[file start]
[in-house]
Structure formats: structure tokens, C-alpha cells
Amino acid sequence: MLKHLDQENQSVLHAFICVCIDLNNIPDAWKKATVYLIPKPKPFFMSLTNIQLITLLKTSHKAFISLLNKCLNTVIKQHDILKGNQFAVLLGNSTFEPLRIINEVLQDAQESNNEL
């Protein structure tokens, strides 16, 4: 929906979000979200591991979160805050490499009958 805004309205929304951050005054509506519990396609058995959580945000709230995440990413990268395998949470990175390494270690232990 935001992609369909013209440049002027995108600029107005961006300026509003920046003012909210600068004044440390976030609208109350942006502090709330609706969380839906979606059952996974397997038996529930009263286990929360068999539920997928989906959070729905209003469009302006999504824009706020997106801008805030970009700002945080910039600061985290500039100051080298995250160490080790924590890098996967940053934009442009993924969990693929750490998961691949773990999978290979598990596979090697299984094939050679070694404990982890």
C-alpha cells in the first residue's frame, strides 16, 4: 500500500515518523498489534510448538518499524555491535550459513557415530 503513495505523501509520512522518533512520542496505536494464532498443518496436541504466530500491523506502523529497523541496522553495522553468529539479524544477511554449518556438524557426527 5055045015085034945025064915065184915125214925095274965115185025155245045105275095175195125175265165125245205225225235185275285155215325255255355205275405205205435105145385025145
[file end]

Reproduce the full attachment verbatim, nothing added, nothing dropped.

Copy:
[in-house]
Structure formats: structure tokens, C-alpha cells
Amino acid sequence: MLKHLDQENQSVLHAFICVCIDLNNIPDAWKKATVYLIPKPKPFFMSLTNIQLITLLKTSHKAFISLLNKCLNTVIKQHDILKGNQFAVLLGNSTFEPLRIINEVLQDAQESNNEL
């Protein structure tokens, strides 16, 4: 929906979000979200591991979160805050490499009958 805004309205929304951050005054509506519990396609058995959580945000709230995440990413990268395998949470990175390494270690232990 935001992609369909013209440049002027995108600029107005961006300026509003920046003012909210600068004044440390976030609208109350942006502090709330609706969380839906979606059952996974397997038996529930009263286990929360068999539920997928989906959070729905209003469009302006999504824009706020997106801008805030970009700002945080910039600061985290500039100051080298995250160490080790924590890098996967940053934009442009993924969990693929750490998961691949773990999978290979598990596979090697299984094939050679070694404990982890």
C-alpha cells in the first residue's frame, strides 16, 4: 500500500515518523498489534510448538518499524555491535550459513557415530 503513495505523501509520512522518533512520542496505536494464532498443518496436541504466530500491523506502523529497523541496522553495522553468529539479524544477511554449518556438524557426527 5055045015085034945025064915065184915125214925095274965115185025155245045105275095175195125175265165125245205225225235185275285155215325255255355205275405205205435105145385025145